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June is traditionally marked by many events in the night sky. On the one hand, every year the Shooting stars in the clear June nights and on the other hand a very special spectacle can be observed this year: The race of the planets Venus and Jupiter.
Meteors Provide Shooting Stars In June
In June traditionally not so many meteors come to Meteor shower nevertheless one can observe again different groups of meteorites, which burn up like shooting stars in the atmosphere and draw a flaming trail behind themselves. Also, the full moon is particularly bright in June because the average distance of the moon to the earth is somewhat shorter than in the other months. In addition, the Solstice End of June ensures that we experience the shortest night of the year.
The Race Of Venus And Jupiter- And At The End, Saturn Comes Along Too
The night sky in June is also dominated by the planets, Venus and Jupiter. Venus is in June and in all other months also the brightest star in the night sky and outshines all other stars by lengths. Jupiter will also be visible as a very bright star and during the month of June Venus will chase Jupiter and catch up with it at the end. On a clear day, you can watch the distance between the two planets get shorter each evening. Venus will finally overtake Jupiter at the end of June and win the race. Saturn will also be visible in the early evening hours – it is the third bright star visible in the night sky in June. Unfortunately, the other planets remain hidden from us in June.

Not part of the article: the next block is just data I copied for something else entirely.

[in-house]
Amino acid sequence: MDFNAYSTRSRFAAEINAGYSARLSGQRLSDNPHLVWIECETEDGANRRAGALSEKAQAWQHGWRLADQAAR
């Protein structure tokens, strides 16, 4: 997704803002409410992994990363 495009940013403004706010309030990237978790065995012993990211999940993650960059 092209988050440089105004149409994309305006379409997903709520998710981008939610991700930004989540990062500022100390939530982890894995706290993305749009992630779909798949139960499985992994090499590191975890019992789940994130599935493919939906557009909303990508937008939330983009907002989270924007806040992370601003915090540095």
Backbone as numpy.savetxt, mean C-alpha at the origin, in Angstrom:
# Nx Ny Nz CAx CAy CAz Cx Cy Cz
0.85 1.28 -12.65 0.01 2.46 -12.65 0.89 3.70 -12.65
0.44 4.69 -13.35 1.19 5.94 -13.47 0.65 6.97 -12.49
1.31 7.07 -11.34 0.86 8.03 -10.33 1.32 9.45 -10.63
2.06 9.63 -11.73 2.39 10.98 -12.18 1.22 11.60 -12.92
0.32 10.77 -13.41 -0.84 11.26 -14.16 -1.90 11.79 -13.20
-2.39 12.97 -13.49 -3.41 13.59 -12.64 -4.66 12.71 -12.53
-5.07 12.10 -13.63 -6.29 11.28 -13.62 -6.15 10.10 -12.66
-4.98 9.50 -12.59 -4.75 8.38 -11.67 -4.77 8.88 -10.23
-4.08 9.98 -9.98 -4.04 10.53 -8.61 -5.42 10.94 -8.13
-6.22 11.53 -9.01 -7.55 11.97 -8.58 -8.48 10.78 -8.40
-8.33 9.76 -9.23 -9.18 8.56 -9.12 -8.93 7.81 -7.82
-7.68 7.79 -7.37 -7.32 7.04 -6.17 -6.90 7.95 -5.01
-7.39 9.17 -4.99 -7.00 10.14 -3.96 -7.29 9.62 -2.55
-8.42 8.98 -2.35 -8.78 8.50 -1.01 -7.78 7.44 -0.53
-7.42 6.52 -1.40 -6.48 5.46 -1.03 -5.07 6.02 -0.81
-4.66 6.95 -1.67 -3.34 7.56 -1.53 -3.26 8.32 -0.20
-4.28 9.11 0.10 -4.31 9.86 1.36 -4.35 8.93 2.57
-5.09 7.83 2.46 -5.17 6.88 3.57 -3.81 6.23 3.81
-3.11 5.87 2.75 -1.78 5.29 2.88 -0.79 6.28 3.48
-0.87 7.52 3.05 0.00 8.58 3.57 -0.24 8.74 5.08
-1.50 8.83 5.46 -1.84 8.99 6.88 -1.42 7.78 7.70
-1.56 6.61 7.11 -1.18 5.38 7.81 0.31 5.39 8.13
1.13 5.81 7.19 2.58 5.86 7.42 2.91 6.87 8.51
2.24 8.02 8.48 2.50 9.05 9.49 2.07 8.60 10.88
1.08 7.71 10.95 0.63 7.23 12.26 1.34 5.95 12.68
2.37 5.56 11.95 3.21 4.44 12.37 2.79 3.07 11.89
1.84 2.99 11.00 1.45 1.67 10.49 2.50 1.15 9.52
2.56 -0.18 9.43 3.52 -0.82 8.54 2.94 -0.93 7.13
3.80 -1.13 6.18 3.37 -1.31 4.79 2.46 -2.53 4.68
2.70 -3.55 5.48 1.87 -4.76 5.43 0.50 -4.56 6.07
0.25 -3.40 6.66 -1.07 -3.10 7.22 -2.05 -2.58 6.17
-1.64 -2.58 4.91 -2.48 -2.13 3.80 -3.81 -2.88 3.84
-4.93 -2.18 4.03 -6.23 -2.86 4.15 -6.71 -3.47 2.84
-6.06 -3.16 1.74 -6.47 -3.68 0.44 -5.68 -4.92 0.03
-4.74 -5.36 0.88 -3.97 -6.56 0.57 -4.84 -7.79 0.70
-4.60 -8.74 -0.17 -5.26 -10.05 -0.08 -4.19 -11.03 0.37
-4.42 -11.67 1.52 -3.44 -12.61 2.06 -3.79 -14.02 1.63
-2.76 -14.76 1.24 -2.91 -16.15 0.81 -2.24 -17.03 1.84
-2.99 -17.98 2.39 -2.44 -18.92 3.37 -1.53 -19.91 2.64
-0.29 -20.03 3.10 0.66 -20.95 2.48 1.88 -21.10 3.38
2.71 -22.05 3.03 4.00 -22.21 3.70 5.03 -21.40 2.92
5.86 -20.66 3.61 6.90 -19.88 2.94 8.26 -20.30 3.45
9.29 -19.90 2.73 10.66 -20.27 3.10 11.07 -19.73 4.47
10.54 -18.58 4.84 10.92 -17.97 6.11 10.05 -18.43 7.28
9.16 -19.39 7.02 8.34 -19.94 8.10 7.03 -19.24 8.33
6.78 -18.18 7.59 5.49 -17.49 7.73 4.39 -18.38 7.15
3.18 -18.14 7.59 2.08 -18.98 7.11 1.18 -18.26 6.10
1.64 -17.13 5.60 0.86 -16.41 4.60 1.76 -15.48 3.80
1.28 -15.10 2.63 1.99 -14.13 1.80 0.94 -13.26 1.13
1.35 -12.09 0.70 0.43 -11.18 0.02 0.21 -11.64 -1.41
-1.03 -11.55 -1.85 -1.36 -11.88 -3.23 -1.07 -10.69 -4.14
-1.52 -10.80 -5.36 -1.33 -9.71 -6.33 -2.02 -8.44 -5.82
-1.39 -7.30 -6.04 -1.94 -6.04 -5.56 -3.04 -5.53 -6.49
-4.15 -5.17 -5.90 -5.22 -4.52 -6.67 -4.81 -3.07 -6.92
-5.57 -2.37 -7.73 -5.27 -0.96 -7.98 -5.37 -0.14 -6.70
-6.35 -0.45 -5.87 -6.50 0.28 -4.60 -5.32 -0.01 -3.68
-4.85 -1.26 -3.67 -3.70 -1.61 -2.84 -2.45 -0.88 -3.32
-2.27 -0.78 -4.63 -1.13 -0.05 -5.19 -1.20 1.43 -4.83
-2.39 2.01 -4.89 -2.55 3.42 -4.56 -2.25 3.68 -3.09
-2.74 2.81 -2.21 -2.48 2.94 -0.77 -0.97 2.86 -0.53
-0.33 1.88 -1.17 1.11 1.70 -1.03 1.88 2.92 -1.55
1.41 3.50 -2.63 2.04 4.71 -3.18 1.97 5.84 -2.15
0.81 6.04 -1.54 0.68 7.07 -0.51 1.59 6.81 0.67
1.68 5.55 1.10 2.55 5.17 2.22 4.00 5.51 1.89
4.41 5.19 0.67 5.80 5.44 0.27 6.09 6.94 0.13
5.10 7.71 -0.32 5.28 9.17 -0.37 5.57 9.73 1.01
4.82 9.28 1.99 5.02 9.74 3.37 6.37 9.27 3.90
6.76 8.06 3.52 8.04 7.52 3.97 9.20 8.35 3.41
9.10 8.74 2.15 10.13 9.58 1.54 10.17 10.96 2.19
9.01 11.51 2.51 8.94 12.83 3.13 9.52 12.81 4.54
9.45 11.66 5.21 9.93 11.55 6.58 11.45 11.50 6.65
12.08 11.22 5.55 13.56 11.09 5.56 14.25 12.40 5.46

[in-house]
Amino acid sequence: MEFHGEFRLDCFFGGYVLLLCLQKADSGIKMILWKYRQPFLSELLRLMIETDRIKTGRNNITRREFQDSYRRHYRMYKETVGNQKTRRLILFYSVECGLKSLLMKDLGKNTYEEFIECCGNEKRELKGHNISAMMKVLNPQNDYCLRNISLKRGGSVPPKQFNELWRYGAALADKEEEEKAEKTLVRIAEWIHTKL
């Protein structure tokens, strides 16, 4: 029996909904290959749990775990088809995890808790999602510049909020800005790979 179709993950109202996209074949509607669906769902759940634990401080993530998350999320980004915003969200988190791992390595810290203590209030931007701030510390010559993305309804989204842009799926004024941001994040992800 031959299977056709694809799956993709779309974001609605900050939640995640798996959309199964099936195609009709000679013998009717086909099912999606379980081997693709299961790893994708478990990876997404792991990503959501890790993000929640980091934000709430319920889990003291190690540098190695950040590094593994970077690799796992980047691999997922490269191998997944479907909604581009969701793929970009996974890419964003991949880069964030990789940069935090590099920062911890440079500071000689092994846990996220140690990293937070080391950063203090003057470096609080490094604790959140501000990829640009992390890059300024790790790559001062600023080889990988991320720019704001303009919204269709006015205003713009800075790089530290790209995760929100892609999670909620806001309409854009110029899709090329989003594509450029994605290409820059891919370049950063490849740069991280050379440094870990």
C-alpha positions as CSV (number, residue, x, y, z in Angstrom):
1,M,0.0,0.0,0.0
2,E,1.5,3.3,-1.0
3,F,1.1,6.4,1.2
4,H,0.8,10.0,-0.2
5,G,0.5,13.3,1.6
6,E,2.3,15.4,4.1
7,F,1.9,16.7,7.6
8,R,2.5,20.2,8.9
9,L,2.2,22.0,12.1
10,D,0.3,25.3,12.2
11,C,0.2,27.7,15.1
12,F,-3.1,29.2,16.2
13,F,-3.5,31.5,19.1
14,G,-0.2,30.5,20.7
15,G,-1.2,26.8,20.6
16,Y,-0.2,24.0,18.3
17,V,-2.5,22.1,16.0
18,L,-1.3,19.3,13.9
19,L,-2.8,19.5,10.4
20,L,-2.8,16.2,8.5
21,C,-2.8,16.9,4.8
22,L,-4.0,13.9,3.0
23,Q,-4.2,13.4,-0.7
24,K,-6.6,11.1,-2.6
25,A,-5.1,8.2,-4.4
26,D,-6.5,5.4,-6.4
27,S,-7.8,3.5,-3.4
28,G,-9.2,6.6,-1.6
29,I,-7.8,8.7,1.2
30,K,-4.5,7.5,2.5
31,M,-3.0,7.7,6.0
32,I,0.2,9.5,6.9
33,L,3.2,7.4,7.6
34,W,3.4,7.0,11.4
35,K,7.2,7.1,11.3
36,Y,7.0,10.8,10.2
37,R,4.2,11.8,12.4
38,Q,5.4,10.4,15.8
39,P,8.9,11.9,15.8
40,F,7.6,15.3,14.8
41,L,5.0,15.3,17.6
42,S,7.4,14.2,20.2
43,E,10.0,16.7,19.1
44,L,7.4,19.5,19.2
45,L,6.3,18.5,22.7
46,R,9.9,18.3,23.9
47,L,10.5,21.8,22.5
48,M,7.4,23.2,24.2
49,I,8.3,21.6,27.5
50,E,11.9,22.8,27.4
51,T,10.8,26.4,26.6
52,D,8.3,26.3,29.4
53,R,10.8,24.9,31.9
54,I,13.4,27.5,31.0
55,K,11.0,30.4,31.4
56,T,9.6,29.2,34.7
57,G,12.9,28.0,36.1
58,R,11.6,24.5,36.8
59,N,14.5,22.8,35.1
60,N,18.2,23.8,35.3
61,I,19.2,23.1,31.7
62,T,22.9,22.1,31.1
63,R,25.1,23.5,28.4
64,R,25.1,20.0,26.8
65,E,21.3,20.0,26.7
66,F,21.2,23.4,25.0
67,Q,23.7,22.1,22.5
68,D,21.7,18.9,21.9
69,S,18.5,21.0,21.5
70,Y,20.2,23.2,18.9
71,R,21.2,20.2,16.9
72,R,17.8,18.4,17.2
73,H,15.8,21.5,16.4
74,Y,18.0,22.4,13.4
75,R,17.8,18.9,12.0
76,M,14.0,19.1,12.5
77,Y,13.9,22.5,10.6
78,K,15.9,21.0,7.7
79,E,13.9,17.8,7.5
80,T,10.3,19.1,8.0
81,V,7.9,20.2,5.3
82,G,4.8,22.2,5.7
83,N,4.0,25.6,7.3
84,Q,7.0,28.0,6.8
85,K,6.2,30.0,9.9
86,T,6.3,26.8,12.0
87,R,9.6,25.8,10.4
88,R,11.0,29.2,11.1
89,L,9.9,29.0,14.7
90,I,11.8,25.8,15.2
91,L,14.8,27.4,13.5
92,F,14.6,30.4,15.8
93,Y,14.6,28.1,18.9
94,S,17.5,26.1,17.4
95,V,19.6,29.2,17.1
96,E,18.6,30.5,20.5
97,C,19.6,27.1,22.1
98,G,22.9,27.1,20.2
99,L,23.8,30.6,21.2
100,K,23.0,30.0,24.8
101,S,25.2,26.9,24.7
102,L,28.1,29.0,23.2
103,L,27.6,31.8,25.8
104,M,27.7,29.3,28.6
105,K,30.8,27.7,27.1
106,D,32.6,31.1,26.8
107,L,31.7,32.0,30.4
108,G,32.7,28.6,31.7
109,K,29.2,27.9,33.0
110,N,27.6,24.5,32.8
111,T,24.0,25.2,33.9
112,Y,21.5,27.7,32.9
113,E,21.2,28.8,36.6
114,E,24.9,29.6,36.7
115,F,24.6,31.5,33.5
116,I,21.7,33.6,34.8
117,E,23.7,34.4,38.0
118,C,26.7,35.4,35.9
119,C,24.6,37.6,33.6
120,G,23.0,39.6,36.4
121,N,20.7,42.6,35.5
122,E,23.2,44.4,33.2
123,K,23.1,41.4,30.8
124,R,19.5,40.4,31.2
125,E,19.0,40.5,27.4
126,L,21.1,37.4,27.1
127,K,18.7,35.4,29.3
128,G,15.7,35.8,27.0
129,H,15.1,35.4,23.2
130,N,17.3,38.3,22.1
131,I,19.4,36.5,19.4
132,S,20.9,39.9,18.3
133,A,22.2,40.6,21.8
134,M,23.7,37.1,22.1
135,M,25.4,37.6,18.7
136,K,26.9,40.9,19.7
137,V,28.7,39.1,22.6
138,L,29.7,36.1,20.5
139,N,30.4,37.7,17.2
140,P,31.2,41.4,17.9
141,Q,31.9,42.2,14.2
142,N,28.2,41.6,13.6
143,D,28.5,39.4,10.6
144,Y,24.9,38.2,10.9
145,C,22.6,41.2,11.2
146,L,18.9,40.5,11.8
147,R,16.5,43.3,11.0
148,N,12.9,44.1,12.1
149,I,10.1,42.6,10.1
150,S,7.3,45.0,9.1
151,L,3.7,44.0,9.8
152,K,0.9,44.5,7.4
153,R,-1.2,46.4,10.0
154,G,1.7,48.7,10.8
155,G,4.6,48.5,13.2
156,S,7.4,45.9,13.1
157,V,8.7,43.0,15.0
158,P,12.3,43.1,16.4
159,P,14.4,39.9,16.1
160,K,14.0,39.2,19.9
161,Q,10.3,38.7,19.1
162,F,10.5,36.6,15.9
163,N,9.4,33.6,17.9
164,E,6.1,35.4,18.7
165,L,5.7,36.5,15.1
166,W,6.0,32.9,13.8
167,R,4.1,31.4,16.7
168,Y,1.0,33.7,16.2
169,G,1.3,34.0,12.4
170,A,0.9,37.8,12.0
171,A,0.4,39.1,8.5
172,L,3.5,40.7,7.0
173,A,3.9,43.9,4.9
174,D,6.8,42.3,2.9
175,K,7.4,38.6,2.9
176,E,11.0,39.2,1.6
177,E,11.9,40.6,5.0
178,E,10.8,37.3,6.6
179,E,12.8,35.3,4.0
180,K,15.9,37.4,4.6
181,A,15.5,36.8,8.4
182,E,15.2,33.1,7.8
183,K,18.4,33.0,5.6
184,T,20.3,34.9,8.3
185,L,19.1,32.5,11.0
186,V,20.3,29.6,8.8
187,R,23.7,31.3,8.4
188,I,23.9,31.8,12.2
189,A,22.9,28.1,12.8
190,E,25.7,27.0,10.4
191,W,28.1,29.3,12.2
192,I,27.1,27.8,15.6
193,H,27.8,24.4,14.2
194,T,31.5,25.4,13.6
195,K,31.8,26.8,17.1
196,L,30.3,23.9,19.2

Explanation Of The Difficult Words:
Shooting stars are the flaming streaks that form when an object like a meteorite burns up in our atmosphere. Friction is created by the resistance of the air, the object becomes hot and breaks apart. We see this as a brief moment from the ground and call it a shooting star.
Meteor showers come again and again because meteors, small pieces of rock, fly in orbits through space and some of them are attracted by the mass of the earth and finally burn up in our atmosphere.
At the Solstice the sun reaches its lowest peak on the horizon. It takes place twice a year.